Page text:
Entertainment

Sunday 15 September 2019

Hamilton star: There is still a diversity issue across the board

Olivier award-winner Giles Terera is calling for better funding and recognition for musical theatre.

Giles Terera as Aaron Burr (Matthew Murphy)
Giles Terera as Aaron Burr (Matthew Murphy)

By Laura Harding, Press Association Senior Entertainment Correspondent

There continues to be a diversity issue “across the board” in the arts and beyond, one of the Olivier award-winning stars of Hamilton has said.

Giles Terera, who plays Aaron Burr in the West End production of the hip hop musical about US founding father Alexander Hamilton, said he is hopeful that an arts alliance formed to raise the profile and funding of musical theatre in the UK, while making the West End more diverse, will have a positive impact.

Speaking at the launch of the Alliance of Musical Theatre Conservatoires (AMTC), which will see five of the UK’s leading musical conservatoires unite to create to represent musical theatre as a specialised art form, he told the Press Association: “I think there is (a diversity issue) across the board.

“I am not going to drama school at the moment but I’m aware that in our society across the board, the divisions between people who are able to have access to all of it and people who aren’t is growing.

“The gap is widening so I think anything that can be done, not just in the arts, not just in theatre schools or drama schools, but across the board (is positive).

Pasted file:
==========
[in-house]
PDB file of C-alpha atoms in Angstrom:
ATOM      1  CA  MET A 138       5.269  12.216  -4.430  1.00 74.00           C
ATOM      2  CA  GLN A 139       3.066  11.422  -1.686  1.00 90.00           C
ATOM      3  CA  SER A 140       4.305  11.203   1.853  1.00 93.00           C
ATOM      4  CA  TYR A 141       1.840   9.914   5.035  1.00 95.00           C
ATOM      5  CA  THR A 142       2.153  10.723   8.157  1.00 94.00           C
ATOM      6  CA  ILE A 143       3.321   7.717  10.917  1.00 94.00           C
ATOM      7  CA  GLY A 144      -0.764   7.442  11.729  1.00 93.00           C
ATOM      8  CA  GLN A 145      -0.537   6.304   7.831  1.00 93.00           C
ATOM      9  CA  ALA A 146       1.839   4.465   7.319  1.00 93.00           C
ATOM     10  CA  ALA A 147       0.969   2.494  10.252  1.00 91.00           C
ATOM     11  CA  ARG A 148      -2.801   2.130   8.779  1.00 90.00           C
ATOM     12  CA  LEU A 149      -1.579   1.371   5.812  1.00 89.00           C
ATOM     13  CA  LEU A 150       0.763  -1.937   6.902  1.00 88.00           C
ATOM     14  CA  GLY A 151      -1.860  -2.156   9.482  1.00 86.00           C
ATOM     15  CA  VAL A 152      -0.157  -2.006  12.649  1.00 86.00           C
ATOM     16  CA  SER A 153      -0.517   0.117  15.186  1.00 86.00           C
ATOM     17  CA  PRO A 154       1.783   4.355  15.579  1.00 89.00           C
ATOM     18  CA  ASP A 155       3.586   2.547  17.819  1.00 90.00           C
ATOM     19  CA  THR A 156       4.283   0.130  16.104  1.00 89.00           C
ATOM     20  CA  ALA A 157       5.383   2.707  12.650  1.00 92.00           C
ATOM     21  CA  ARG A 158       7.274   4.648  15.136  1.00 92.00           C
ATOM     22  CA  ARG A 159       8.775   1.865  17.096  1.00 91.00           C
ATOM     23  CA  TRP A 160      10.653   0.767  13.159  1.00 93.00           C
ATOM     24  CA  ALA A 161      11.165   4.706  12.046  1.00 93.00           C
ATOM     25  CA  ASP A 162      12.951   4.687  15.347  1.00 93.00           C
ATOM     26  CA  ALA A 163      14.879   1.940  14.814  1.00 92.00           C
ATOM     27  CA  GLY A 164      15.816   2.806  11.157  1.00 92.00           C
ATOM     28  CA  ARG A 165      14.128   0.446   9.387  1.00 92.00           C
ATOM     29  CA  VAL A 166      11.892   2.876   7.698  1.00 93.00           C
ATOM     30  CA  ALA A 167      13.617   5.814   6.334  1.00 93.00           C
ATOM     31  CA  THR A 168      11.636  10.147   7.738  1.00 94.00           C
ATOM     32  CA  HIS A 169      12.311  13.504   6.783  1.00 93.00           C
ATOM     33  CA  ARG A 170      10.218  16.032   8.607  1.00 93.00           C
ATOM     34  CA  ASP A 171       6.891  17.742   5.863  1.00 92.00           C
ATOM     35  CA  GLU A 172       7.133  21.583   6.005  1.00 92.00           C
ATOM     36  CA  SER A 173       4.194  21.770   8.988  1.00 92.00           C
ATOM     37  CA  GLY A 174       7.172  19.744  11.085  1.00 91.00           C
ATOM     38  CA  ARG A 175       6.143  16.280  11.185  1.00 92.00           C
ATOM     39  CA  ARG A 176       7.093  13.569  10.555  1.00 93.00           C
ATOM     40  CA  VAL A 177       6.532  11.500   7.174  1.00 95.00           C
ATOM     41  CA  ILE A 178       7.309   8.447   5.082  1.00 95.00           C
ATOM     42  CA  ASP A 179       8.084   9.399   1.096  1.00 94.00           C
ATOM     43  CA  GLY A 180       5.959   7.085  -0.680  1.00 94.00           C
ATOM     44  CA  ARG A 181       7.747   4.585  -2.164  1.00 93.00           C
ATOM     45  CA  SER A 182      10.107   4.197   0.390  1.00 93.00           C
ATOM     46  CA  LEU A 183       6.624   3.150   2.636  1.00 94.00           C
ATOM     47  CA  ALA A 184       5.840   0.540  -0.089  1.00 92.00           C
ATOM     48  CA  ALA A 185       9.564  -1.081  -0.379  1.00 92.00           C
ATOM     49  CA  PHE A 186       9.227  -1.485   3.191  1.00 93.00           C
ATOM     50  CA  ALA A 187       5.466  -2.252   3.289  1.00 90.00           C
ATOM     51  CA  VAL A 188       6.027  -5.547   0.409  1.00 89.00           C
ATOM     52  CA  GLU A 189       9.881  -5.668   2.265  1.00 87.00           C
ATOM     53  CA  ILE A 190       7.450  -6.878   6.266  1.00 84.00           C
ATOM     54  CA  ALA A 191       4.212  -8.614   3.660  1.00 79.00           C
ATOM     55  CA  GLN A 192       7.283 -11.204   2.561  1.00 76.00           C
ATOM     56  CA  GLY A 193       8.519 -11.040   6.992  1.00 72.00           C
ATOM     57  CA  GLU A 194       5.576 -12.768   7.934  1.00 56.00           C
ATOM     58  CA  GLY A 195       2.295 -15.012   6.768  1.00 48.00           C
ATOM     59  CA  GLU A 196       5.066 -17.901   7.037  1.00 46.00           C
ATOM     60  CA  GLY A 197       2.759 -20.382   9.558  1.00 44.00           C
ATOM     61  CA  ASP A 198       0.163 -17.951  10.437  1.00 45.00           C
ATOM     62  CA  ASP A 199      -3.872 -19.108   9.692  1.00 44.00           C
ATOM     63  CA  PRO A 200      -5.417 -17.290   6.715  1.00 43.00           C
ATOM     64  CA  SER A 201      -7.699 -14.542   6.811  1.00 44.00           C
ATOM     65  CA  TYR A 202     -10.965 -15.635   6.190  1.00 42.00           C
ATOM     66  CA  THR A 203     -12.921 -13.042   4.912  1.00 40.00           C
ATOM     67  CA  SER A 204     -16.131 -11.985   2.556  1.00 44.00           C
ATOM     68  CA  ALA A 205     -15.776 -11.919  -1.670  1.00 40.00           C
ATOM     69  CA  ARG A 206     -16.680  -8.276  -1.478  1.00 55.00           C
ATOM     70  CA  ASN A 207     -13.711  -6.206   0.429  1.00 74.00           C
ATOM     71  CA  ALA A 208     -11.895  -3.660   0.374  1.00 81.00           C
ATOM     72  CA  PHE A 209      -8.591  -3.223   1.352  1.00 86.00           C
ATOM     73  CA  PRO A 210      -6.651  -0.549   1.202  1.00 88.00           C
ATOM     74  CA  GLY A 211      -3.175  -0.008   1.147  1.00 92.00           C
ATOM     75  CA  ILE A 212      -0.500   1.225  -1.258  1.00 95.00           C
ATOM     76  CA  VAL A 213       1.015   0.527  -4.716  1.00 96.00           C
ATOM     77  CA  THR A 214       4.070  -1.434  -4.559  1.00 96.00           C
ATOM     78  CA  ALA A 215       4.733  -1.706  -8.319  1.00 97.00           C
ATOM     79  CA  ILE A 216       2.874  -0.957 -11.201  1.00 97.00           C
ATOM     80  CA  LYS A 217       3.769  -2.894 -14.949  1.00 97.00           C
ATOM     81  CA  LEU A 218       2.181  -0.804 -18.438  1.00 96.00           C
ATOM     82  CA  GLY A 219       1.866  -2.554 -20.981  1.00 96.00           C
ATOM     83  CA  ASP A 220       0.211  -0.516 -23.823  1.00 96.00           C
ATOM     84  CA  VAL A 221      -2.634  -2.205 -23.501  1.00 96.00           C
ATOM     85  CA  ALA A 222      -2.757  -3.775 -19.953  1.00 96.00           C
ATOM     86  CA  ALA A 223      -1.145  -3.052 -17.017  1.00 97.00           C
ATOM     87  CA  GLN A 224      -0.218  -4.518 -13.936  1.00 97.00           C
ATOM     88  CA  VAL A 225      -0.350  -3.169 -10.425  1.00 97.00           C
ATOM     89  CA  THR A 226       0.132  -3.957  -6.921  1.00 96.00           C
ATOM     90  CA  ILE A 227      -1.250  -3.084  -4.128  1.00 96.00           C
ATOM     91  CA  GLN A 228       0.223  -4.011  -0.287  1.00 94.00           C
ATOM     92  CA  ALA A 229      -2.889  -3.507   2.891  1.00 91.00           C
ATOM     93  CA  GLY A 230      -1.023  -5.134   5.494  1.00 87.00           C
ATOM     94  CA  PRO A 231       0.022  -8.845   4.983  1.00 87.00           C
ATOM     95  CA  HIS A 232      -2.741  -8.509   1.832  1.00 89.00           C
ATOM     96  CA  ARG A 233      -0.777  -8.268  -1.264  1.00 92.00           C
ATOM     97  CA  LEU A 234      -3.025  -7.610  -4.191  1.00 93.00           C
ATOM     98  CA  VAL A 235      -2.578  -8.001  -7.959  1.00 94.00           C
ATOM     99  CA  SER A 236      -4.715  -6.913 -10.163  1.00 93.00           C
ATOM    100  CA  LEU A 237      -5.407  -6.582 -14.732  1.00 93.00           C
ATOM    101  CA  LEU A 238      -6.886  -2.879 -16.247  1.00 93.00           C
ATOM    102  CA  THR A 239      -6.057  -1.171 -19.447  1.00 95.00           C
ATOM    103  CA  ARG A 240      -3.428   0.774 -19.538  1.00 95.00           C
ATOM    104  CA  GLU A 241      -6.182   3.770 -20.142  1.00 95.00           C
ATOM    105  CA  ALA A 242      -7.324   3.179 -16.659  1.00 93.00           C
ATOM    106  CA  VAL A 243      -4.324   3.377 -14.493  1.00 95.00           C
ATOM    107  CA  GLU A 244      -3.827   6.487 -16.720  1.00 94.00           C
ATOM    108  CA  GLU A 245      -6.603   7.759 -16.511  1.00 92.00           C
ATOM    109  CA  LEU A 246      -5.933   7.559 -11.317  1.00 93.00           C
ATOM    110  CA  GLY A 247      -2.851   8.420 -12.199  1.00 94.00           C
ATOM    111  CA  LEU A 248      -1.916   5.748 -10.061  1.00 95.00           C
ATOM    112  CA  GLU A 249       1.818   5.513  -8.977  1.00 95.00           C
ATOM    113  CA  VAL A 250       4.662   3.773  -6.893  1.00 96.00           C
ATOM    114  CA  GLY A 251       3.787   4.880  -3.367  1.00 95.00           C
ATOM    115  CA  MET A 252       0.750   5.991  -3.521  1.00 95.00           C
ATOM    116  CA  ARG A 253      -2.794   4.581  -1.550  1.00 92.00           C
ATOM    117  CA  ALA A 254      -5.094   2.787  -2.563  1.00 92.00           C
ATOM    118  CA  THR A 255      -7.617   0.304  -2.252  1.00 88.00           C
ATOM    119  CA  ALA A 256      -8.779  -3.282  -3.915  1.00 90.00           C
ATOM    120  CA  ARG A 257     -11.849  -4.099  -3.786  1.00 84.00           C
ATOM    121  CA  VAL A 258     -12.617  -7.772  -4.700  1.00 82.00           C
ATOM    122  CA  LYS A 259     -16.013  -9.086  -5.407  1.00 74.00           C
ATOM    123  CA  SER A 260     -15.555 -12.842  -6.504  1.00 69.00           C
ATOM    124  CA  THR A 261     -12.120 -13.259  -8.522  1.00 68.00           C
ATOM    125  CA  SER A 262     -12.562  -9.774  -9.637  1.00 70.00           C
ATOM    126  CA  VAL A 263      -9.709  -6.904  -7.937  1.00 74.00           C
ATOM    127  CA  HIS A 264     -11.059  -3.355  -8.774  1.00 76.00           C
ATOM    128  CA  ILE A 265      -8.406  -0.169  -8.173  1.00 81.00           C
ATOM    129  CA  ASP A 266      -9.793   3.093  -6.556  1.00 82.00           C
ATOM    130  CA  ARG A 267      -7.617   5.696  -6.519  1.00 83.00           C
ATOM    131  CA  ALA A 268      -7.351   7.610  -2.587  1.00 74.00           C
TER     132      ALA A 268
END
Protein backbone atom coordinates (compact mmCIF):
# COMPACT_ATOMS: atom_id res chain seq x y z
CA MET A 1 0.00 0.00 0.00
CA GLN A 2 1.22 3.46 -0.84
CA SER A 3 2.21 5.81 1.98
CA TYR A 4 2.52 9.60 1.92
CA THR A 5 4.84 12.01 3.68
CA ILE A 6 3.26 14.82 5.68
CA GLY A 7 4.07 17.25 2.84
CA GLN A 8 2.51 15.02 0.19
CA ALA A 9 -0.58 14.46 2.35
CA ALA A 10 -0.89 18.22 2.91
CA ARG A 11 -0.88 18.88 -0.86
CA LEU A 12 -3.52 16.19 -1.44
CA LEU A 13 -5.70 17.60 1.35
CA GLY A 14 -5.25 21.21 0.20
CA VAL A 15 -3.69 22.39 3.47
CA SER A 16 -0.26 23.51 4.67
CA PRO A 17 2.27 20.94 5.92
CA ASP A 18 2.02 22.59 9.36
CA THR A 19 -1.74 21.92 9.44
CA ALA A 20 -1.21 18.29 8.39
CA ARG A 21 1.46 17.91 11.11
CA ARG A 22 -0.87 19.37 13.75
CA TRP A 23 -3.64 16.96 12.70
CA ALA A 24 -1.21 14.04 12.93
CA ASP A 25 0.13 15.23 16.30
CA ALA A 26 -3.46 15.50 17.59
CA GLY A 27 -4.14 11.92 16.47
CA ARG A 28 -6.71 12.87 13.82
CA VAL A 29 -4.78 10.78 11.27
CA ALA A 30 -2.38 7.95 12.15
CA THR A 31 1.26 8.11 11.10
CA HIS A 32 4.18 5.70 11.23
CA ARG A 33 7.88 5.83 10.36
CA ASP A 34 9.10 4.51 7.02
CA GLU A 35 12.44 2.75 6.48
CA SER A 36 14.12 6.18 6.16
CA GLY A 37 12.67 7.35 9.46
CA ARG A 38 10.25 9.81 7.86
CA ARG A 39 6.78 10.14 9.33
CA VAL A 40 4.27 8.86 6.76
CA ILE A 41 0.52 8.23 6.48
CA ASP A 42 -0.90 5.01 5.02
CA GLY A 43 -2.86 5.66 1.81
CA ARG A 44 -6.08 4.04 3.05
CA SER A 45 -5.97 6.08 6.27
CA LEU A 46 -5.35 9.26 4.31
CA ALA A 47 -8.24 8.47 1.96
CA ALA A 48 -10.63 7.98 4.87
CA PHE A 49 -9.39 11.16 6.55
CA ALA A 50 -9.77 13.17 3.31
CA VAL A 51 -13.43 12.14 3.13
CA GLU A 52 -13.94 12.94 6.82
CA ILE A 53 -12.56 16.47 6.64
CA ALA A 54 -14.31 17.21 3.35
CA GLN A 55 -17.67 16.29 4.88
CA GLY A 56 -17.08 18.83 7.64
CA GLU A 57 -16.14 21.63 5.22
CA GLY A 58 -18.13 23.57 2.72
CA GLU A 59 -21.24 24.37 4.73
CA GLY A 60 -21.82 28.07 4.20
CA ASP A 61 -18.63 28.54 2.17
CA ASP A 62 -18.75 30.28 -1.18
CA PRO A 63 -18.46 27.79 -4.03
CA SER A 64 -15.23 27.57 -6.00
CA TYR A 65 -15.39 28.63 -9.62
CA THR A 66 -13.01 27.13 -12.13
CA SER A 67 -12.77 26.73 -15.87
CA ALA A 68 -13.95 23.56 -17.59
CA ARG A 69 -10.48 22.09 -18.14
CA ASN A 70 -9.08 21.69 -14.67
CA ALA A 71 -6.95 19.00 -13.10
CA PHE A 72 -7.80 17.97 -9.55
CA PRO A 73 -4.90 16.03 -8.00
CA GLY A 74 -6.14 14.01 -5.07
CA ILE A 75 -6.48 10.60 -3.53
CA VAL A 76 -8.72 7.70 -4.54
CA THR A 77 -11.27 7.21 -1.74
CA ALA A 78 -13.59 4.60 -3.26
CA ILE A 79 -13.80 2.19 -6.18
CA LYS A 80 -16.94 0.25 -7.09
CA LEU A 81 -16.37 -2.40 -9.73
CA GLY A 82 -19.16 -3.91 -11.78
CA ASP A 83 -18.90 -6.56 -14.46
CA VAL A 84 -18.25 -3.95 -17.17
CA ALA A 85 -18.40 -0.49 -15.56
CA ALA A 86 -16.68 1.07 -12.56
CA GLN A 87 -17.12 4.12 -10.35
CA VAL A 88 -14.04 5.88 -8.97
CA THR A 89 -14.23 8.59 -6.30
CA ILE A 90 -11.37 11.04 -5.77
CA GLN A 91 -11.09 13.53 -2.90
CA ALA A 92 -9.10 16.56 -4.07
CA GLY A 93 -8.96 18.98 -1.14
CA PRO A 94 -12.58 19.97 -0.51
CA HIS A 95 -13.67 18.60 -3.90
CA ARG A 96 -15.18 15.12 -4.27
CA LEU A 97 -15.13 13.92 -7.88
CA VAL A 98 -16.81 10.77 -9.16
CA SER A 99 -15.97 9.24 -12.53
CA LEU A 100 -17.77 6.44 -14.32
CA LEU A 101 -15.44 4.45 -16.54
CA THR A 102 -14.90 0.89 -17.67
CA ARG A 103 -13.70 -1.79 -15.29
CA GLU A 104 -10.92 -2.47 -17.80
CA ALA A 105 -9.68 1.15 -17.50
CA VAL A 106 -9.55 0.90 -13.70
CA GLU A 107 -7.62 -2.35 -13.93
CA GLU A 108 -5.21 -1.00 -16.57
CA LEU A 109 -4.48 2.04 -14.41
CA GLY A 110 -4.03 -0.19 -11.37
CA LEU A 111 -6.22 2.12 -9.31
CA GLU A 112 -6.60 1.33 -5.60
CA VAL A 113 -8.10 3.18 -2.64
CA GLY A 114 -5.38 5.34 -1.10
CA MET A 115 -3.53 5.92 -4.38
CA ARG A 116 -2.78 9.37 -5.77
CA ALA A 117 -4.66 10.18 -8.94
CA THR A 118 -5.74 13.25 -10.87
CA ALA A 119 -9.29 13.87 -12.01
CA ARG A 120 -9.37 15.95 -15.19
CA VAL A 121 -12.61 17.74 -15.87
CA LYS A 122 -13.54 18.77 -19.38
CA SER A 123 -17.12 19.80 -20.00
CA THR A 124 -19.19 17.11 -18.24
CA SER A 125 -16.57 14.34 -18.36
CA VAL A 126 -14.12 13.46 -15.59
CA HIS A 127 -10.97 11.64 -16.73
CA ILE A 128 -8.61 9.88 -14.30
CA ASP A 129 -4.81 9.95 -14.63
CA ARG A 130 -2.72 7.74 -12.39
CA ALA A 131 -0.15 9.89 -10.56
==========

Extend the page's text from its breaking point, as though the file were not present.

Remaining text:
“You have to make sure that people aren’t left behind or aren’t priced out of our society, which is unfortunately the case.”

Terera attended London’s Mountview Academy of Theatre Arts, which is one of the institutions in the alliance calling for better funding and improved recognition for musical theatre, alongside ArtsEd, Bird College, GSA, Mountview, and Urdang Academy.

He graduated from the academy in 1998 and said: “It was 20 years ago so it was a very different place then but it was brilliant, it was absolutely fantastic.

“I was one of those students who was very green and hadn’t done anything, it was either that or people who had grown up going to Stratford-upon-Avon and been in theatre and been taken, and I was the complete opposite.

“So for me it was all about drinking it all in and taking it all in and I had fantastic teachers and it was a brilliant opportunity for me, a young working class kid who came from Hertfordshire down to London and didn’t know anything about theatre.”

Discussing the barriers to entry that still remain for young people, he said: “You have to know about it and know there are routes in and it’s part of the wider thing of once you do train and once you do graduate, feeling that theatre is for you, whether you’re a performer or whether you are a theatre-goer.

“You have to feel that it’s something that you are entitled to or you have a right to or you’re a part of.

“I knew nothing about drama school, but there were options there and people to tell me.

“The expense of it puts people off, so there is a lot of work that we can do to try and make young people aware it’s something they can do.”

AMTC institutions will seek to provide networking and training, and push for increased diversity on stage and behind the scenes.

Terera will end his celebrated stint as Burr in the show next month, with Sifiso Mazibuko, who is already part of the London cast, taking over from December 3.

He said: “I’m just trying to be present with it and enjoy it and serve it and honour it and all of that.

“The only thing I think about is, I will come back to the part again, and I’m looking forward to revisiting it.”

He added the part had “totally” changed his life, continuing: “Working with a piece of material which is that rich and the character I’ve had that much of a connection with, the opportunity to tell the story to people for whom the story means so much.”

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